Taiwan's visitor arrivals forecast to grow in 2013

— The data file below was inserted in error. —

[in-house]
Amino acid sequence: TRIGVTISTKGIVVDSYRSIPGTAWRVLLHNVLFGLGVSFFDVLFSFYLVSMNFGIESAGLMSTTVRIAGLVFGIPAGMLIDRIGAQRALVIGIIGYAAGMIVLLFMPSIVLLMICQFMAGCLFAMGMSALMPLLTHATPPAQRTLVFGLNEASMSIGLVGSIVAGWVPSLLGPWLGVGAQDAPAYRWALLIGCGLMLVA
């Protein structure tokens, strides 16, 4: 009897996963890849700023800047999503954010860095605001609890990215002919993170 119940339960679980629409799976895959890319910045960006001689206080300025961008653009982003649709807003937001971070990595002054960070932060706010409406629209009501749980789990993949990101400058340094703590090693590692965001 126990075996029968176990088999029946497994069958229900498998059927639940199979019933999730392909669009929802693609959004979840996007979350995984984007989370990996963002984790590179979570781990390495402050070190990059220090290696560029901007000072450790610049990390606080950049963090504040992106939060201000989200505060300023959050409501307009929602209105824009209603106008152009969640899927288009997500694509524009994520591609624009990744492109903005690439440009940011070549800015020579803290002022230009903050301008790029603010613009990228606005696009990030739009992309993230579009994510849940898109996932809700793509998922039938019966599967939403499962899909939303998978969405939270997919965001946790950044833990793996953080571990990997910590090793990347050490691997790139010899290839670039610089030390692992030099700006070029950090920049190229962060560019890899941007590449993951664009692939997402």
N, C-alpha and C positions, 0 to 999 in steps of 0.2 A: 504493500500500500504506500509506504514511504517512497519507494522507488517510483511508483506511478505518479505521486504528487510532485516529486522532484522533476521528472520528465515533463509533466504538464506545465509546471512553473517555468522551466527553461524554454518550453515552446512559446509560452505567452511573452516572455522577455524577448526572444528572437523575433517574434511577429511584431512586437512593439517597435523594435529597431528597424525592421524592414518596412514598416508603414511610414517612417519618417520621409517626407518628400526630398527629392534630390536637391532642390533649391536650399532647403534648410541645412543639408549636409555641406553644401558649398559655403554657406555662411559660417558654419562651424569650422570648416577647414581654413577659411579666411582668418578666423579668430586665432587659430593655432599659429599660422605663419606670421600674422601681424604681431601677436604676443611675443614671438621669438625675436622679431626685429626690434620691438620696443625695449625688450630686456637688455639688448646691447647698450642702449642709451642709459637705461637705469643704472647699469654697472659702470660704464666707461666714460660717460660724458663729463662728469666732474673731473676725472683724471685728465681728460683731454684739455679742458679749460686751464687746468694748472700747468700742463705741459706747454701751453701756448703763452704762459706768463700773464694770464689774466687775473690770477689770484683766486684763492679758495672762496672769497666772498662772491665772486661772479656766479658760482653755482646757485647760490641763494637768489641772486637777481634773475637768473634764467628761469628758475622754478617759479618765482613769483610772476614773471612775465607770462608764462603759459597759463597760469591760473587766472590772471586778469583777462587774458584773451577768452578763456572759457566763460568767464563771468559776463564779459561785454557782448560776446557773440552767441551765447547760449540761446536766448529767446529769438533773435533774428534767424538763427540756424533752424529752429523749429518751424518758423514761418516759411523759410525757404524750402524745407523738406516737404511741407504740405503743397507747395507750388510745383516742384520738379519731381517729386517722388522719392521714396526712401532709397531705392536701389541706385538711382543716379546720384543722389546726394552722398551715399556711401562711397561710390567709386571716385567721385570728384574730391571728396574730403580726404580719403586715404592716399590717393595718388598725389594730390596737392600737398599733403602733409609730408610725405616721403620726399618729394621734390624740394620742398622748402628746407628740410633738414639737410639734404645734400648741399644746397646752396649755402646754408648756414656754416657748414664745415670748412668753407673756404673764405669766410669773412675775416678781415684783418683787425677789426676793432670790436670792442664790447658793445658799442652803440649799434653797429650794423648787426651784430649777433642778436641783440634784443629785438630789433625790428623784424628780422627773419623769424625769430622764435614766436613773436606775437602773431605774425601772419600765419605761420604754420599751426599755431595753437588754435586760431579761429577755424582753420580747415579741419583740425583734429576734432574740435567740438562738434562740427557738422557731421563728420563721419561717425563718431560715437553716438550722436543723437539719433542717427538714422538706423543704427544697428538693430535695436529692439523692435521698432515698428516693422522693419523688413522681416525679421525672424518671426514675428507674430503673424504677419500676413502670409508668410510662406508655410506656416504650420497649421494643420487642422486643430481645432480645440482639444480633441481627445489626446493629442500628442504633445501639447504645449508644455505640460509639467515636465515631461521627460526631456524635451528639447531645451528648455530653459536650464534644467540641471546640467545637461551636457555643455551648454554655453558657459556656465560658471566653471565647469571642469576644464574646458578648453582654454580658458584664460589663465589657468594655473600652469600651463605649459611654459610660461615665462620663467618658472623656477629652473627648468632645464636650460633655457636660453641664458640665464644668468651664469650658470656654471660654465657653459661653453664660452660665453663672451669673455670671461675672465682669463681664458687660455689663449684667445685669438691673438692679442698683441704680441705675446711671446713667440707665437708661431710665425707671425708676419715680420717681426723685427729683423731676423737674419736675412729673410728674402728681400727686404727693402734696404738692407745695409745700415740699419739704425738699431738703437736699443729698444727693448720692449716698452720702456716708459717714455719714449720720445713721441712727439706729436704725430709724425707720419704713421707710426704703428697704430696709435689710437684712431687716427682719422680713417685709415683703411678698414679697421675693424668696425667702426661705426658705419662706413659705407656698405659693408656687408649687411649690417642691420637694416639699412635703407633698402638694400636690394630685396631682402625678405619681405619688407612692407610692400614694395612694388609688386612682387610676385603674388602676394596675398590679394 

Taipei, March 10 (CNA) The number of people visiting Taiwan will continue to grow this year thanks to the improving global economy and the further easing of restrictions on Chinese tourist visits, J.P. Morgan Securities said in a recent research note. International visitor arrivals rose 20 percent in 2012 to 7.3 million, beating the Tourism Bureau's target of 7 million, J.P. Morgan said in the note, dated March 7. The U.S. brokerage forecast Taiwan's visitor arrivals to reach 8 million in 2013, an increase of 10 percent from last year, with visits by Chinese nationals expected to grow 15 percent to 3 million. "We think the strong momentum should continue in 2013, driven by an improving macro economy and further deregulation of Chinese tourism policy," Caren Huang, a Taipei-based analyst at J.P. Morgan, wrote in the note. Taiwan's government will carry out a number of measures this year to boost the number of Chinese tourists visiting Taiwan, Huang noted. Direct cross-Taiwan Strait flights will increase to 616 flights per week from 558 flights per week previously, and nine more destinations -- eight in China and one in Taiwan -- will be added to a network that already covers 41 cities, Huang said. In addition, the quota for Chinese tourists visiting Taiwan in groups may rise to 5,000 per day from the previous 4,000, and the quota for individual travelers could double to 2,000 per day, he said. With the influx in visitors, Taiwan has made strides in upgrading its tourism sector, according to a separate report. In its Travel & Tourism Competitiveness Report released on March 7, the World Economic Forum ranked Taiwan 33rd overall among 140 economies, four places higher than in the 2011 survey. Of the 14 categories upon which the evaluation was based, Taiwan performed best in "policy rules and regulations," ranking fifth in the world. It also ranked among the top 20 in the world in the areas of information and communications technology infrastructure, safety and security, ground transportation infrastructure, and education and training. (By Jeffrey Wu)